San Marcos Farmer’s Market – Come Hungry!
Out-of-the-ordinary bounty is ripe for discovery year-round at the San Marcos Farmer’s Market. Summer brings peaches, blackberries, heirloom tomatoes and exotic squashes, and winter brings root vegetables and greens galore.
Along with seasonal produce, you can find yard eggs, grass-fed meats, tamales, honeys, locally roasted coffees, salsas and jams, hand-crafted soaps, jewelry, crafts and garden plants from local growers and purveyors.
Downtown—on San Antonio Street between LBJ and Guadalupe—between 9 a.m. and 1 p.m on Saturdays, you will find dozens of vendors and live music. The market is also open on Tuesdays between 3p.m. and 6 p.m. at 312 E. Hopkins Street in the parking lot at The Hitch: A Mobile Eatery.
Some of our favorite vendors include:
Emadi Acres Farm: Derek Emadi belongs to a new breed of impassioned farmers who have given up other careers to become stewards of the earth. Derek, a former special education teacher, and his wife, Kelly Emadi, have a 10-acre parcel near Lockhart that includes more than an acre of vegetables and a pastured poultry operation. Keeping the chickens “rotationally grazed” makes for better eggs and better soil, he said. Since he’s still basically a one-person operation (Kelly works for a local school district), he’s focused on improving as a “market garden,” making the most of a manageable space. With one glimpse of his beautiful squash and carrots, it’s easy to see he’s on the right track.
Caskey Orchards: Cliff and Sylvia Caskey’s small family orchard in Hays County, just four miles from San Marcos, specializes in sweet, tree-ripened freestone peaches—typically harvested from mid-May to mid-August. Along with peaches, they also grow plums, nectarines, apricots, apples, pears, figs and pecans. Throughout the year they sell their own line of salsas and jams.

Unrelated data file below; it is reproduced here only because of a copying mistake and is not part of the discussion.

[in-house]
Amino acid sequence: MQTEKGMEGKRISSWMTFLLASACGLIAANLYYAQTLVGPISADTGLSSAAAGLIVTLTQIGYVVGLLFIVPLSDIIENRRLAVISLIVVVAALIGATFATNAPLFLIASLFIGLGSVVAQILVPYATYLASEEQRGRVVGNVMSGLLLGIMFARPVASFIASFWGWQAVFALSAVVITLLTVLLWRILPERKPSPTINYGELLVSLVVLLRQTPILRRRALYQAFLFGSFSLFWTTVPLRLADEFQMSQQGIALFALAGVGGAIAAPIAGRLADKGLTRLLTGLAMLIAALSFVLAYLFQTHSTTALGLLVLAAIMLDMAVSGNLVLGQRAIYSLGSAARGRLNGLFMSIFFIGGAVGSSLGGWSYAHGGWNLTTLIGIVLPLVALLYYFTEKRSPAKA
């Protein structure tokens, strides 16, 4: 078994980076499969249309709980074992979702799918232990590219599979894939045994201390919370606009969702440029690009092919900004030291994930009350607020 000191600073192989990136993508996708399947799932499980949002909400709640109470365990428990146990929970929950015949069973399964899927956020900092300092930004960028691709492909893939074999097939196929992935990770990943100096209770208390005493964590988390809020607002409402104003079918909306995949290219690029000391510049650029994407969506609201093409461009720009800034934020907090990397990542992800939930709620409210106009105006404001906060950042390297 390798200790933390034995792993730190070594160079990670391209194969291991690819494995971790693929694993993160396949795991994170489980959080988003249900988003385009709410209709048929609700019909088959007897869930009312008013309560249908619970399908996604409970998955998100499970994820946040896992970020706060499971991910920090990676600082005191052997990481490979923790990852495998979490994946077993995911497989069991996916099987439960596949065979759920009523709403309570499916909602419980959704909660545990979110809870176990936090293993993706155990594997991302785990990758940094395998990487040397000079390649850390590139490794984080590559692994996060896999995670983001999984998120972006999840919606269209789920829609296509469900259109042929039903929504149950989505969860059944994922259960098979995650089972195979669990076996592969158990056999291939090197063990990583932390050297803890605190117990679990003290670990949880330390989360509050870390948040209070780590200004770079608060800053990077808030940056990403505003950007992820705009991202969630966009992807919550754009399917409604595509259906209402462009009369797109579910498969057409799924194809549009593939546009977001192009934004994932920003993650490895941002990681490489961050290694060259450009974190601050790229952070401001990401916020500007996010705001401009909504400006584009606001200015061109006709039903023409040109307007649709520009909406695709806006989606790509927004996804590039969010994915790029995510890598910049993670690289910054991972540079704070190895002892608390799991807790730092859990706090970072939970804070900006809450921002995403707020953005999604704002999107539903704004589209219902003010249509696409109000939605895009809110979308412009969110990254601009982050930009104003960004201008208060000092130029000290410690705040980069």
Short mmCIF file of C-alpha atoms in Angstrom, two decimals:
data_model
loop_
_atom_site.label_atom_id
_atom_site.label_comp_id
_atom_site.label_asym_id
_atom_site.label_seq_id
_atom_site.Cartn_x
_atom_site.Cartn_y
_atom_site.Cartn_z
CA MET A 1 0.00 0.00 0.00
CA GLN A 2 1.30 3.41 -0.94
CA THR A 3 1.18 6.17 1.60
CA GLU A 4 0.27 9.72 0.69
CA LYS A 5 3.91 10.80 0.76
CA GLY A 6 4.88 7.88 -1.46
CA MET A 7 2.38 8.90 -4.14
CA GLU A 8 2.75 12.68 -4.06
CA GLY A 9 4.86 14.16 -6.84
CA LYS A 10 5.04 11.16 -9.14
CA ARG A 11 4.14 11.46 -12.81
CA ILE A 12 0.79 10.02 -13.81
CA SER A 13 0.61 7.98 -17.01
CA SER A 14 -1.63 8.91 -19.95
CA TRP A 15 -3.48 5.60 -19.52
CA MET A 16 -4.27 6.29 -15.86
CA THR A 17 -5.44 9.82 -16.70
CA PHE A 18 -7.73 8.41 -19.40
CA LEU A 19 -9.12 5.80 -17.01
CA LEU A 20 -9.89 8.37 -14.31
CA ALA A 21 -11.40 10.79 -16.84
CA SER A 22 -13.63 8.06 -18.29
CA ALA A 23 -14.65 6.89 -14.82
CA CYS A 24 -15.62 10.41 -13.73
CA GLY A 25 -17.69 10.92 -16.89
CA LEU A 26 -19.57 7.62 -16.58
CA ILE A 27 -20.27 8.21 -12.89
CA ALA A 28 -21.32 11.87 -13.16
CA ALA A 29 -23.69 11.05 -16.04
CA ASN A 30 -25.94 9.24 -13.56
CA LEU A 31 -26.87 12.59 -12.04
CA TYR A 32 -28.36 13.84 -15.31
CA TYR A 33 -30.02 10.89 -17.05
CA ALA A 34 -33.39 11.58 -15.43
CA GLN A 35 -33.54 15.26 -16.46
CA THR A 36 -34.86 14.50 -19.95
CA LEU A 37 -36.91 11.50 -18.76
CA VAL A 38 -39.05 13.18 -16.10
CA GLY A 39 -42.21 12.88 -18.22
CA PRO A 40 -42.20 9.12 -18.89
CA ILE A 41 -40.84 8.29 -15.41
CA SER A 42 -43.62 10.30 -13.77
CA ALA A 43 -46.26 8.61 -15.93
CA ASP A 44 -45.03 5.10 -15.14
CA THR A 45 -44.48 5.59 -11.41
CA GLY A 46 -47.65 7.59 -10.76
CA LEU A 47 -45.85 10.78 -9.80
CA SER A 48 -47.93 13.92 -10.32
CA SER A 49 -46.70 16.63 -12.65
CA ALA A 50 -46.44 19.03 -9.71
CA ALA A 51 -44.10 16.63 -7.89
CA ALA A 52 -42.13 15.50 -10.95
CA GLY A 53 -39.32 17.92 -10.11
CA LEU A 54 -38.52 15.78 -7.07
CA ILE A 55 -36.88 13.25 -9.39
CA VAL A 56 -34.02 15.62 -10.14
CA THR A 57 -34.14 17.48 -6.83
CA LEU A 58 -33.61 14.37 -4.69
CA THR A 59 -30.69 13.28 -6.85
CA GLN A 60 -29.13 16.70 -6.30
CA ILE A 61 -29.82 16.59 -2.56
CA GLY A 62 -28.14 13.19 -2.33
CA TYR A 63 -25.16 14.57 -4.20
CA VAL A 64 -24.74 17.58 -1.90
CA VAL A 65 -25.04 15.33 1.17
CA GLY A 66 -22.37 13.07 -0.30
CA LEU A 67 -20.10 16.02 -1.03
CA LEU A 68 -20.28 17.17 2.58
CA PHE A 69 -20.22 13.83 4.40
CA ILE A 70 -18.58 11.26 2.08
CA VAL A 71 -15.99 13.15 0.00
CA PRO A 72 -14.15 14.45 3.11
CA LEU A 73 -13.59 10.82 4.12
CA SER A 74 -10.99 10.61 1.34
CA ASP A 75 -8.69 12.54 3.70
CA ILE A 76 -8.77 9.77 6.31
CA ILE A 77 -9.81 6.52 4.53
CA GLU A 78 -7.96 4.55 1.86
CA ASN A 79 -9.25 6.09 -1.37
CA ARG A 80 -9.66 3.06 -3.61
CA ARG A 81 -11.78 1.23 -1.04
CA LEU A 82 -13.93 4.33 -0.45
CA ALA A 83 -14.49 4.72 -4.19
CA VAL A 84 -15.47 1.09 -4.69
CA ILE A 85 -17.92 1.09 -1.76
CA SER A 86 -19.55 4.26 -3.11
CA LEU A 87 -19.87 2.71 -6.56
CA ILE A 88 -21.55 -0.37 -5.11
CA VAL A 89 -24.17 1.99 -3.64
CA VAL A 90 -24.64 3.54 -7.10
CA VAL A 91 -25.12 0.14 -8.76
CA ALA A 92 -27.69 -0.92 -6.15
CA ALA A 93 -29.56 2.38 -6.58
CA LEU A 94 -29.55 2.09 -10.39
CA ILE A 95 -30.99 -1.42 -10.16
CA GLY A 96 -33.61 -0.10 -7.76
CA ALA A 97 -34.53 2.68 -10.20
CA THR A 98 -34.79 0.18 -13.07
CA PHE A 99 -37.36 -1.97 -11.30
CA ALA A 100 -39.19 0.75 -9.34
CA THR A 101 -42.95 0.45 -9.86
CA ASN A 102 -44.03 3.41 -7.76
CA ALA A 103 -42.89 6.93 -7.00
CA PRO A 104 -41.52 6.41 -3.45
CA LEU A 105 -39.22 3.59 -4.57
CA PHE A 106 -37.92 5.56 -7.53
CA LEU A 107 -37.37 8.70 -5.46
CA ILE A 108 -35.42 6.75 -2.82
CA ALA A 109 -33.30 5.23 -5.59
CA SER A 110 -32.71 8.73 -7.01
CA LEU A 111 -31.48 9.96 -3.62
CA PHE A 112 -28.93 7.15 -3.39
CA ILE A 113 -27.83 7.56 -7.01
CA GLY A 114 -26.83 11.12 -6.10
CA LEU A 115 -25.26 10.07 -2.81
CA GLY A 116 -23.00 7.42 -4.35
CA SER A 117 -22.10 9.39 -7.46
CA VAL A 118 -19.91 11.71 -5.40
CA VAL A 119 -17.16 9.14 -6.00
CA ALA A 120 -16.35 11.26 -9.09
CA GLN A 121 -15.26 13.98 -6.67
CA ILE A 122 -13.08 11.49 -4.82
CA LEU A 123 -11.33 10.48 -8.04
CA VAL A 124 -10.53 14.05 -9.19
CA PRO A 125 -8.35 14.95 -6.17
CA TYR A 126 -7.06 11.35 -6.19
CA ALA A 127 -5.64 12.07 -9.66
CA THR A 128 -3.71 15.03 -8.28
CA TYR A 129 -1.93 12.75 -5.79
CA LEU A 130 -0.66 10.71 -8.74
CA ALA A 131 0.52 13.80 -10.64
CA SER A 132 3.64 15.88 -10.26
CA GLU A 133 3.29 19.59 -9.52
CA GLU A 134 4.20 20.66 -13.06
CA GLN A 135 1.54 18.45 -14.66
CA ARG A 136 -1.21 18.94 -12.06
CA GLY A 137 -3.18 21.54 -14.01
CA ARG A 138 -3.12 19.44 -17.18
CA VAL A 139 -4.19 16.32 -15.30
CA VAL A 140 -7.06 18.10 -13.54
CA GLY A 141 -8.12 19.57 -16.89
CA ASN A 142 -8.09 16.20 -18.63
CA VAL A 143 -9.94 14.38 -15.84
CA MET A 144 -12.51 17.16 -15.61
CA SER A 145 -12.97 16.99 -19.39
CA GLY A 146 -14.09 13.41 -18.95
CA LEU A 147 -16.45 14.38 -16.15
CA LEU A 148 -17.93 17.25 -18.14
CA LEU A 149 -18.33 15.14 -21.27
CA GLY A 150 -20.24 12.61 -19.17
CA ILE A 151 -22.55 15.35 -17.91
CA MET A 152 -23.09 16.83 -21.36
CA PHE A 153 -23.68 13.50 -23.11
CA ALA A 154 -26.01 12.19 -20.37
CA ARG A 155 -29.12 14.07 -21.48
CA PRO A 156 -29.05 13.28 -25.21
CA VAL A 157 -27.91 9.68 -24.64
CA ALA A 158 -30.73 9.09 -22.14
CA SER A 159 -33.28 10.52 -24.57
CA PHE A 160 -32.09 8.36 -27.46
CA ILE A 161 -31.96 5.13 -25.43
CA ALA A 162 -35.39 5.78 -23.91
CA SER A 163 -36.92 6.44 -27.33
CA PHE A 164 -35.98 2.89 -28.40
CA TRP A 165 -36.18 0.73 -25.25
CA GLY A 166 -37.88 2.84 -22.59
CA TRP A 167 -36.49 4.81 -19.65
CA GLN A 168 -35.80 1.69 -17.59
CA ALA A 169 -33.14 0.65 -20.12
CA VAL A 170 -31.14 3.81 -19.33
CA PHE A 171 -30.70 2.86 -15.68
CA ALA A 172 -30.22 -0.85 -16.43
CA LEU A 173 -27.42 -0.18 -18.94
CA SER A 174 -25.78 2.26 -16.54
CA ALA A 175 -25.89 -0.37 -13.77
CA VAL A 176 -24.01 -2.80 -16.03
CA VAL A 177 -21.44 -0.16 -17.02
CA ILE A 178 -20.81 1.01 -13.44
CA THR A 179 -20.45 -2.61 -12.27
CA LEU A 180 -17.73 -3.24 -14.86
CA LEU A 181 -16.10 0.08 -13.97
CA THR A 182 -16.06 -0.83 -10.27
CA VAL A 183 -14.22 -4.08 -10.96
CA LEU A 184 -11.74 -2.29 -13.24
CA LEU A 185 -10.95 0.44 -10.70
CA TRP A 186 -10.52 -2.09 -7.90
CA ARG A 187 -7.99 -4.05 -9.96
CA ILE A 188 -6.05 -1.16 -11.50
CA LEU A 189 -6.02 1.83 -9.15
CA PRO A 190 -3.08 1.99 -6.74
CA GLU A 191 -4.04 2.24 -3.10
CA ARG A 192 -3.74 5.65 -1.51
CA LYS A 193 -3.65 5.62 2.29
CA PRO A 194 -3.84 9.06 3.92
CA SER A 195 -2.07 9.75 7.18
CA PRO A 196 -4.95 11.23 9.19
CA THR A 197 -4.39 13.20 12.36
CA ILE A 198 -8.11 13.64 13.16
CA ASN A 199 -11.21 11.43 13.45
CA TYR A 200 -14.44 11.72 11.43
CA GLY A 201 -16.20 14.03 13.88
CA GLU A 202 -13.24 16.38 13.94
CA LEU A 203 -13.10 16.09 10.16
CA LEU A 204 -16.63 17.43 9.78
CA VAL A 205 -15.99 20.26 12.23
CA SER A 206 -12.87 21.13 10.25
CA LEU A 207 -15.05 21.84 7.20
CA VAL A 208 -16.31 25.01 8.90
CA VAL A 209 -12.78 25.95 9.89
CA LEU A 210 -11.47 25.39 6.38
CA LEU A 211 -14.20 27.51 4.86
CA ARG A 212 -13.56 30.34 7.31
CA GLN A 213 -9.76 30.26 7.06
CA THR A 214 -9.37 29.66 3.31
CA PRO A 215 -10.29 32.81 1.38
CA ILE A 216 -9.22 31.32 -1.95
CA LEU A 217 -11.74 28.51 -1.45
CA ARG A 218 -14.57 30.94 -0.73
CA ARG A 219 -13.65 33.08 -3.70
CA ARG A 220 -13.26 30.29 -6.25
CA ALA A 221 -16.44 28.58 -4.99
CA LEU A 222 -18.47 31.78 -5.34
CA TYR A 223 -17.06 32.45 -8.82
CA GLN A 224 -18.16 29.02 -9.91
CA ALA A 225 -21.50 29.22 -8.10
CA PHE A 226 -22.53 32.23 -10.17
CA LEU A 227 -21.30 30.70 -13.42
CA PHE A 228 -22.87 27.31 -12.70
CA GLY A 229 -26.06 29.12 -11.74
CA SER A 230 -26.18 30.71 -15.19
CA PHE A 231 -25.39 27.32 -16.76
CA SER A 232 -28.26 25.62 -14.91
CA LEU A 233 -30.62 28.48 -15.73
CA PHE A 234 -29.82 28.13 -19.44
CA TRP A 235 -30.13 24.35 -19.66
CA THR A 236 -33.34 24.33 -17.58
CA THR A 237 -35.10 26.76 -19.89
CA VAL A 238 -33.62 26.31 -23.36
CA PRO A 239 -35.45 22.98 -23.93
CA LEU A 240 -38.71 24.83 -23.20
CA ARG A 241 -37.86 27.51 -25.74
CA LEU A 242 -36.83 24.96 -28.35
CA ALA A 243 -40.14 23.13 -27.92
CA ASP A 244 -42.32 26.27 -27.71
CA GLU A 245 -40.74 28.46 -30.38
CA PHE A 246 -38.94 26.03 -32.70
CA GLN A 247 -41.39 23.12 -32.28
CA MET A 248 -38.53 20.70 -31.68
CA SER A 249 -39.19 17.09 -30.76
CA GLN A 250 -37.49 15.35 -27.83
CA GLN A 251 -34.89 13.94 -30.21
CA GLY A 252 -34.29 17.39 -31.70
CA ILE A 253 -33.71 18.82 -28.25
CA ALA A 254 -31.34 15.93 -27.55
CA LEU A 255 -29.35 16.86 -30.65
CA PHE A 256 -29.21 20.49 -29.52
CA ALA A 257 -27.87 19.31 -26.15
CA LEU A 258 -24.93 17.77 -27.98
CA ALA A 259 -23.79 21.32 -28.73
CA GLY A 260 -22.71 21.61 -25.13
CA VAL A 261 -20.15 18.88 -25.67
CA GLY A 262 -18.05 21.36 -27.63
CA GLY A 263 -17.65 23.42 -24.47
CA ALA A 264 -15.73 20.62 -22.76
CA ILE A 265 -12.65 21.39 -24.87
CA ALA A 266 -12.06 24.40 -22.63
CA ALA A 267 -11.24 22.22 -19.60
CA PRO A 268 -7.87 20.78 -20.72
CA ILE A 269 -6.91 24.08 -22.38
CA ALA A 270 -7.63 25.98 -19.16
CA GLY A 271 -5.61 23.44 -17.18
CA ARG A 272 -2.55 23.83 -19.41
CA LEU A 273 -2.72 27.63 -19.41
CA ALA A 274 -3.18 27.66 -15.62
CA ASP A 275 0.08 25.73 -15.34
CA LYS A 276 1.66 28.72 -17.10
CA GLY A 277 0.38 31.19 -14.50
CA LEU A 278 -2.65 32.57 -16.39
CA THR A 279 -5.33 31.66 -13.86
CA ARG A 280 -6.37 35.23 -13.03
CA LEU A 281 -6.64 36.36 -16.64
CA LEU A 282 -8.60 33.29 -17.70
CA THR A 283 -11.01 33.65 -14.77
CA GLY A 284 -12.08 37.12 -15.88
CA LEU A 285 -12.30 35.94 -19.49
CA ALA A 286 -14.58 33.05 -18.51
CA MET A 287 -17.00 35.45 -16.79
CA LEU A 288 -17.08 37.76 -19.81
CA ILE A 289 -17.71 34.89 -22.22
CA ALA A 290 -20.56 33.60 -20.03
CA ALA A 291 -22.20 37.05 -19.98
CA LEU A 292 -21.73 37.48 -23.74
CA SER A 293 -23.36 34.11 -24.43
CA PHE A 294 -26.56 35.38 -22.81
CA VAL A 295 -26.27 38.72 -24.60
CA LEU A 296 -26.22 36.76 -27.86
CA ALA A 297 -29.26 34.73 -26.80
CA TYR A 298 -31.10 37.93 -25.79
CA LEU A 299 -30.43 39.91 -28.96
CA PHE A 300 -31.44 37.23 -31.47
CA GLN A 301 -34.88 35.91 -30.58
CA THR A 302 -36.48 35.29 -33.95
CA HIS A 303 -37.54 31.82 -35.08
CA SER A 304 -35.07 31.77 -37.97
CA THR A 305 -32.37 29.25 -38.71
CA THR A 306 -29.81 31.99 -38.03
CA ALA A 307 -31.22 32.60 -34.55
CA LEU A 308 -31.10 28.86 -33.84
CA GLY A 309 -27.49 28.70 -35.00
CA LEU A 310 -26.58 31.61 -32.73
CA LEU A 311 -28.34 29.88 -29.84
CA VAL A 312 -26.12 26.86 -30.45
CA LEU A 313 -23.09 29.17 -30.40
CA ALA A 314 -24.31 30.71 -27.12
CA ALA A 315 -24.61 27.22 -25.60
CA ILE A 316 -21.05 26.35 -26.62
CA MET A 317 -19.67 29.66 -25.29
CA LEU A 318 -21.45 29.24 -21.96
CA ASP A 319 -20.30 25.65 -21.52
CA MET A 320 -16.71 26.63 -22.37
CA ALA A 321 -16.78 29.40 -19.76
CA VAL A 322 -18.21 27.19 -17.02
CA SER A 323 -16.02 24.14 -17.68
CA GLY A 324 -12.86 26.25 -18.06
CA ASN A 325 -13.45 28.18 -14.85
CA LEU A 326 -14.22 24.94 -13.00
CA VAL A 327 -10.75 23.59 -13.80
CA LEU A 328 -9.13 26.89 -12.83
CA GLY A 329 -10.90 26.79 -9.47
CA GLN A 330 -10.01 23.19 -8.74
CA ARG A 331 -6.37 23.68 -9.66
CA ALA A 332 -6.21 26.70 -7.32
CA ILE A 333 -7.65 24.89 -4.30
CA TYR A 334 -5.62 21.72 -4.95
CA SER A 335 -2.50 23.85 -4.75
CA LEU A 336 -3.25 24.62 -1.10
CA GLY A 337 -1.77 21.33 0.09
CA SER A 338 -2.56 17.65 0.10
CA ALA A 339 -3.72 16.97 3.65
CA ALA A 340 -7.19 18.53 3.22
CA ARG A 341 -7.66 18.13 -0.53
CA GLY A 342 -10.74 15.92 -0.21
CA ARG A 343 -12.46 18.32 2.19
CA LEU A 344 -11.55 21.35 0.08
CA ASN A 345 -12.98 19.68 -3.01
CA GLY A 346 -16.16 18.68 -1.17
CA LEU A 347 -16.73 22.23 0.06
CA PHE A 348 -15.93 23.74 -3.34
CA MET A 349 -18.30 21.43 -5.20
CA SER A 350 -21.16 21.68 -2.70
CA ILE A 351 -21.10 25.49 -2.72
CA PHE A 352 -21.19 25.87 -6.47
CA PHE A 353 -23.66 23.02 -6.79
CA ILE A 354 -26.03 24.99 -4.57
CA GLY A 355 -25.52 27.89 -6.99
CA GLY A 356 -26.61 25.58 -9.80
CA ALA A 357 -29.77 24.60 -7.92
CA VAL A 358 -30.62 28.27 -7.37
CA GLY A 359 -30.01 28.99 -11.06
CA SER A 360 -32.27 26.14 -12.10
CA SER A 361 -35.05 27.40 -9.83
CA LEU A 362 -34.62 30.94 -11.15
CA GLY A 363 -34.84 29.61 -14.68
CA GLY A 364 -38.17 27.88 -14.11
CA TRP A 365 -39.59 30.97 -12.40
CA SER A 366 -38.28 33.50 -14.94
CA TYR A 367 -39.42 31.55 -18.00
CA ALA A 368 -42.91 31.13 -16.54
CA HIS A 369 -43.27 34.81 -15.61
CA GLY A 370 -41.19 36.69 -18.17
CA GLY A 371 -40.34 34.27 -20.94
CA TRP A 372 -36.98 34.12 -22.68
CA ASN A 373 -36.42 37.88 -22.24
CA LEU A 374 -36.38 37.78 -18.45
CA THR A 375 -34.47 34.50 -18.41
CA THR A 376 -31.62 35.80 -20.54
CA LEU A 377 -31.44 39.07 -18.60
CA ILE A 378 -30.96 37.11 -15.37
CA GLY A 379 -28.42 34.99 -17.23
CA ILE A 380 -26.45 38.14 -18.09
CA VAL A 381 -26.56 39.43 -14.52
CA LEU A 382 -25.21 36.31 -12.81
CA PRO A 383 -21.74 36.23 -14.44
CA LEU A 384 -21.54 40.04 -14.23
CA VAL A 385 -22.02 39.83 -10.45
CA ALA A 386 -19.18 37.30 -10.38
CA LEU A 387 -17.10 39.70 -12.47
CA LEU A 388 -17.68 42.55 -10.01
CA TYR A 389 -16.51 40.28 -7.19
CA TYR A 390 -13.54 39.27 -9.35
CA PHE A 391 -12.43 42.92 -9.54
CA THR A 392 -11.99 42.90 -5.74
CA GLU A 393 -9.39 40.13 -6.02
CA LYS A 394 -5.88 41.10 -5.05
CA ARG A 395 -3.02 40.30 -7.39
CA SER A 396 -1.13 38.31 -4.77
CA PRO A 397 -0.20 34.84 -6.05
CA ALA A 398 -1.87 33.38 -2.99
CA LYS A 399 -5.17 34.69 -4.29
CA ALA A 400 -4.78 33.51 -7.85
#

The Caskeys are not hobbyists as Cliff, who is retired, was a Texas Agricultural Extension Service agent and a horticulturalist for the city of San Marcos.
Redbud Roasters: Founded in 2010 by Austin and Mary Van Zant, Redbud sells premium fair trade, organic and shade-grown Arabica sourced from Costa Rica, Bolivia, Sumatra, Ethiopia Harrar, Ethiopia Yirgacheffe, Nicaragua (regular + decaf), El Salvador, Honduras, Panama, Brazil, Guatemala, Colombia, Peru, and Mexico (regular + decaf). Each batch is roasted on site in their San Marcos shop at 169 S. LBJ Drive. They also sell direct trade teas from China and locally grown herbal teas.
Skip Rock Ranch: Brothers Scott and Lee Wilbeck come from a long line of Texas ranchers and farmers. In 2012, they launched a farm-to-table company, raising grass-fed Angus beef with an emphasis on great genetics, humane handling and proper nutrition. Just like their father and grandfather did in the 1950s, the brothers process their meat at a nearby, small-town butcher shop—which is part of their low-stress handling, as riding to market excites the livestock, affecting the flavor of the meat.
The Gardener’s Feast (Tamale Addiction): Founded in 2009, this family-owned, healthy food company from Austin sells frozen, organic masa tamales wrapped in corn husks or banana leaves. Aside from being delicious, they won’t bust your diet: no gluten, lard, preservatives, food additives or trans-fat oils.
As you can tell, the San Marcos Farmer’s Market has a lot to offer. So head downtown and check it out for yourself!
Photo Credit: Derek Emadi